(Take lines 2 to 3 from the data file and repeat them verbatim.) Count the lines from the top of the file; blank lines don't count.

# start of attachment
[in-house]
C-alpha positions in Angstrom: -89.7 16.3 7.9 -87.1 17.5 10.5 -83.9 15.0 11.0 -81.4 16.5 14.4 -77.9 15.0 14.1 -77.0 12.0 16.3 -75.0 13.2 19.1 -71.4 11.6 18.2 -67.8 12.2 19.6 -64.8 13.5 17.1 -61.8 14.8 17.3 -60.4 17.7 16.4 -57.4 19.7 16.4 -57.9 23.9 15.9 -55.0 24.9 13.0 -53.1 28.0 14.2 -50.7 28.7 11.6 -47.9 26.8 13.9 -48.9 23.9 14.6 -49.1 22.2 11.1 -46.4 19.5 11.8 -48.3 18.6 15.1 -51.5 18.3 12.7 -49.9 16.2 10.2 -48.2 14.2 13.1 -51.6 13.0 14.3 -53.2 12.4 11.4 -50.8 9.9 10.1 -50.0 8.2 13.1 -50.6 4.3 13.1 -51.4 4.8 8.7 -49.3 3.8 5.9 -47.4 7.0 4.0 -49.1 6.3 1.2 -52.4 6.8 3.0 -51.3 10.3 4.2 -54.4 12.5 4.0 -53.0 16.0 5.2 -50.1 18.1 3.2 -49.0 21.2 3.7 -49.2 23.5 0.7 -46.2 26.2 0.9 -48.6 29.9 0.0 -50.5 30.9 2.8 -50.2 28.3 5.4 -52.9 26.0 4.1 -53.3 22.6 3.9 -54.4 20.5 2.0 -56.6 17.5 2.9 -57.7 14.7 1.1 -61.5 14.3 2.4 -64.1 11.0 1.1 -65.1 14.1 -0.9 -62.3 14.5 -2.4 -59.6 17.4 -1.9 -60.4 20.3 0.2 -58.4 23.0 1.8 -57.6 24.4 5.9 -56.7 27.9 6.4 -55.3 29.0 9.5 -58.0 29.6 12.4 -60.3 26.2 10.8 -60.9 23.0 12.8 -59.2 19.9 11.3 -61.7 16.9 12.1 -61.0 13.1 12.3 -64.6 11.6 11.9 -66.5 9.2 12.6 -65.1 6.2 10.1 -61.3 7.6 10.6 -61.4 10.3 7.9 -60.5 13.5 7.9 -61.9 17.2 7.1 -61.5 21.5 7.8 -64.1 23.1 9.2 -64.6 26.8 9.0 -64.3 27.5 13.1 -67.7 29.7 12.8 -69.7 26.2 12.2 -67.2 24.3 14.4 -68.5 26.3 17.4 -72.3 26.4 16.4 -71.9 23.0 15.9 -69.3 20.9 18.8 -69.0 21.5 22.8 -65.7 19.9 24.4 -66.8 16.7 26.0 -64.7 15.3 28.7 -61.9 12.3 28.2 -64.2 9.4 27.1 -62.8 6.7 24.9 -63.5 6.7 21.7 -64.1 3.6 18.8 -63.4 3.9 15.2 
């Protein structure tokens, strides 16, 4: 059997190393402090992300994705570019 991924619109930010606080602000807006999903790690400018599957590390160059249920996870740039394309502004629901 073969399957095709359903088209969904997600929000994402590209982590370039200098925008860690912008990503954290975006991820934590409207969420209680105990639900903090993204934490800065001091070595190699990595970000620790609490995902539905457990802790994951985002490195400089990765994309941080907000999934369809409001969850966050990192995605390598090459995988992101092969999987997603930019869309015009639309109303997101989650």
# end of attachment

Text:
C-alpha positions in Angstrom: -89.7 16.3 7.9 -87.1 17.5 10.5 -83.9 15.0 11.0 -81.4 16.5 14.4 -77.9 15.0 14.1 -77.0 12.0 16.3 -75.0 13.2 19.1 -71.4 11.6 18.2 -67.8 12.2 19.6 -64.8 13.5 17.1 -61.8 14.8 17.3 -60.4 17.7 16.4 -57.4 19.7 16.4 -57.9 23.9 15.9 -55.0 24.9 13.0 -53.1 28.0 14.2 -50.7 28.7 11.6 -47.9 26.8 13.9 -48.9 23.9 14.6 -49.1 22.2 11.1 -46.4 19.5 11.8 -48.3 18.6 15.1 -51.5 18.3 12.7 -49.9 16.2 10.2 -48.2 14.2 13.1 -51.6 13.0 14.3 -53.2 12.4 11.4 -50.8 9.9 10.1 -50.0 8.2 13.1 -50.6 4.3 13.1 -51.4 4.8 8.7 -49.3 3.8 5.9 -47.4 7.0 4.0 -49.1 6.3 1.2 -52.4 6.8 3.0 -51.3 10.3 4.2 -54.4 12.5 4.0 -53.0 16.0 5.2 -50.1 18.1 3.2 -49.0 21.2 3.7 -49.2 23.5 0.7 -46.2 26.2 0.9 -48.6 29.9 0.0 -50.5 30.9 2.8 -50.2 28.3 5.4 -52.9 26.0 4.1 -53.3 22.6 3.9 -54.4 20.5 2.0 -56.6 17.5 2.9 -57.7 14.7 1.1 -61.5 14.3 2.4 -64.1 11.0 1.1 -65.1 14.1 -0.9 -62.3 14.5 -2.4 -59.6 17.4 -1.9 -60.4 20.3 0.2 -58.4 23.0 1.8 -57.6 24.4 5.9 -56.7 27.9 6.4 -55.3 29.0 9.5 -58.0 29.6 12.4 -60.3 26.2 10.8 -60.9 23.0 12.8 -59.2 19.9 11.3 -61.7 16.9 12.1 -61.0 13.1 12.3 -64.6 11.6 11.9 -66.5 9.2 12.6 -65.1 6.2 10.1 -61.3 7.6 10.6 -61.4 10.3 7.9 -60.5 13.5 7.9 -61.9 17.2 7.1 -61.5 21.5 7.8 -64.1 23.1 9.2 -64.6 26.8 9.0 -64.3 27.5 13.1 -67.7 29.7 12.8 -69.7 26.2 12.2 -67.2 24.3 14.4 -68.5 26.3 17.4 -72.3 26.4 16.4 -71.9 23.0 15.9 -69.3 20.9 18.8 -69.0 21.5 22.8 -65.7 19.9 24.4 -66.8 16.7 26.0 -64.7 15.3 28.7 -61.9 12.3 28.2 -64.2 9.4 27.1 -62.8 6.7 24.9 -63.5 6.7 21.7 -64.1 3.6 18.8 -63.4 3.9 15.2 
């Protein structure tokens, strides 16, 4: 059997190393402090992300994705570019 991924619109930010606080602000807006999903790690400018599957590390160059249920996870740039394309502004629901 073969399957095709359903088209969904997600929000994402590209982590370039200098925008860690912008990503954290975006991820934590409207969420209680105990639900903090993204934490800065001091070595190699990595970000620790609490995902539905457990802790994951985002490195400089990765994309941080907000999934369809409001969850966050990192995605390598090459995988992101092969999987997603930019869309015009639309109303997101989650």